In pictures: Exposing the most difficult feelings
Photographer Charlie Clift and artist Kate Forrester's latest project takes a novel approach to exploring people's thoughts and feelings, literally inscribing them on to their faces.
Let's Talk is a campaign backed by Mental Health UK and designed to inspire millions of people to open up and have honest conversations.
Charlie Clift, co-creator of the campaign, has his own history with depression, which resulted in him dropping out of university for a year.
"Let's Talk is a particularly personal project to me," Clift said, on World Mental Health Day.
"By opening up and talking to people, I was able to seek help and get back on my own feet. For the first six months I just stayed inside and ignored the world.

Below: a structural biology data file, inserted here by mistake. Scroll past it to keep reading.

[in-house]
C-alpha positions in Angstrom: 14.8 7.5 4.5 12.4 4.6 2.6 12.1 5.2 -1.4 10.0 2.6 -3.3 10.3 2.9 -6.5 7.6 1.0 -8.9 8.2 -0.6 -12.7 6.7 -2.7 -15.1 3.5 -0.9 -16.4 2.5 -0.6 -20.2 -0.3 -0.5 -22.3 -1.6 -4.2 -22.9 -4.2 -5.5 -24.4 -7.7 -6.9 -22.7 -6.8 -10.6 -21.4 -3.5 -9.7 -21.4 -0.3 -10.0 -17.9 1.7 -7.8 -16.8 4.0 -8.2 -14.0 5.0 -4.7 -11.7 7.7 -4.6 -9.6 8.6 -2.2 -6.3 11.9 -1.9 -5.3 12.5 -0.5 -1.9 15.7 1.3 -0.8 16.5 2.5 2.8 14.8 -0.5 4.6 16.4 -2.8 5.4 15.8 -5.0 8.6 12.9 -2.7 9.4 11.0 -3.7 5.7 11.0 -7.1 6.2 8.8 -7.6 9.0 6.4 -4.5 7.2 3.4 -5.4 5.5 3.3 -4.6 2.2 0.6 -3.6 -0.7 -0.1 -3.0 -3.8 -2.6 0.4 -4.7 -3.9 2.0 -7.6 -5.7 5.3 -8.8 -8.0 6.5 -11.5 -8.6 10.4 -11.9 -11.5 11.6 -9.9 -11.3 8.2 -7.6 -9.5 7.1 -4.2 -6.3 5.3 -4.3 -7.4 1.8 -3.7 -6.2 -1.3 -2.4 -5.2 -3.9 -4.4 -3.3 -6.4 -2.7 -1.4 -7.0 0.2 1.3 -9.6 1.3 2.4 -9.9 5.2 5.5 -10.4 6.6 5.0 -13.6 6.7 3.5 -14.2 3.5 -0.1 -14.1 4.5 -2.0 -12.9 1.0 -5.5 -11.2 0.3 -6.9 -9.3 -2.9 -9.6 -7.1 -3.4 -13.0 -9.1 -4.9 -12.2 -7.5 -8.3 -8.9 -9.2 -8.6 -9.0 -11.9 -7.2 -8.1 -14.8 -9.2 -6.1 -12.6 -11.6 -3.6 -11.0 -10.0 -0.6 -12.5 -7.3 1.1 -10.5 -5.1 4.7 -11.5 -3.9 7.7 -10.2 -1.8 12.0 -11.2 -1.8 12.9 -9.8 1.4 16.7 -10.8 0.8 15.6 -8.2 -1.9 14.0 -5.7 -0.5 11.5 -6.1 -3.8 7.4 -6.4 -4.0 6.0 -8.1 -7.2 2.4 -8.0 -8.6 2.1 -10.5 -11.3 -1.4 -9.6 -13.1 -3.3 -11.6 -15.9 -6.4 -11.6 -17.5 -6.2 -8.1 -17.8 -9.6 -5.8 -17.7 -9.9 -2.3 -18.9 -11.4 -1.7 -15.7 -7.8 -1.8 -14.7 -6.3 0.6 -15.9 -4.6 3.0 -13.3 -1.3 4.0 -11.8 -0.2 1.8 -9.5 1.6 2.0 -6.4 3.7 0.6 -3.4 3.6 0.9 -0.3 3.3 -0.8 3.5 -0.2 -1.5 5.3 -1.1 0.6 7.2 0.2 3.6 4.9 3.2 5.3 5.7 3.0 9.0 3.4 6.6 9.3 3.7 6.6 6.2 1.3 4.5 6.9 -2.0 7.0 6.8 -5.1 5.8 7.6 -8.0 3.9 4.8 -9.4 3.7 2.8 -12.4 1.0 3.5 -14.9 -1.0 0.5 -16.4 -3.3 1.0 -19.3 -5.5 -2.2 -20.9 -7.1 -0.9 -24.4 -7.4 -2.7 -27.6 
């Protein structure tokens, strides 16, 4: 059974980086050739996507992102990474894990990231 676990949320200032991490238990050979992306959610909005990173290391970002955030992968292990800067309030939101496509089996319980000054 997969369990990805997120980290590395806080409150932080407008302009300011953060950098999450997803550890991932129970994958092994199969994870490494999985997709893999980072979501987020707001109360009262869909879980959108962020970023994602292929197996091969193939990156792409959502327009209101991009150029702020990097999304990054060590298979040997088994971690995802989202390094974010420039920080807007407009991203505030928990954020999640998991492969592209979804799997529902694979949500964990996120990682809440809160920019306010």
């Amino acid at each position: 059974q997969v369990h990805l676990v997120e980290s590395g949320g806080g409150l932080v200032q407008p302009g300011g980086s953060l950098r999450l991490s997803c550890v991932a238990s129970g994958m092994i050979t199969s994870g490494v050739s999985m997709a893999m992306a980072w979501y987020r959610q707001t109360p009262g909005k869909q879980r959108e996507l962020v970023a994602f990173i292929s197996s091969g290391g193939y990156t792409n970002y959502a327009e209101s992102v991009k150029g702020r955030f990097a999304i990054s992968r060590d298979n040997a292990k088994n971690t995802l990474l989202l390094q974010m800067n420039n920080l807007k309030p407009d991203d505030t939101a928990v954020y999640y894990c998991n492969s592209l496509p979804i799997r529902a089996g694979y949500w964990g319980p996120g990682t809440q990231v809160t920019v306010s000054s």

"I was then given a camera by my parents. Photography got me out of the house and got me back talking to people. I really hope this project can be a way of using my photography to help others who have mental health difficulties."
For the project, Clift interviewed each volunteer to find out how they would describe their mental health difficulties in their own words.
Clift and Forrester then picked out words and phrases from the interview that they felt best explained each person's experience.
On the day of the photo shoot, Forrester spent a couple of hours hand-lettering these words on to the person's face. Having literally put their toughest thoughts out in the open, Clift then photographed them while they talked about their life, their passions and their difficulties.
The project features people from all walks of life alongside some well-known faces such as Alastair Campbell, Sue Perkins, Anna Richardson, Bryony Gordon and Jordan Stephens.
The work can be seen at Regent's Place in London before moving to other locations in the capital.
All photographs by Charlie Clift, for more details see the Let's Talk website.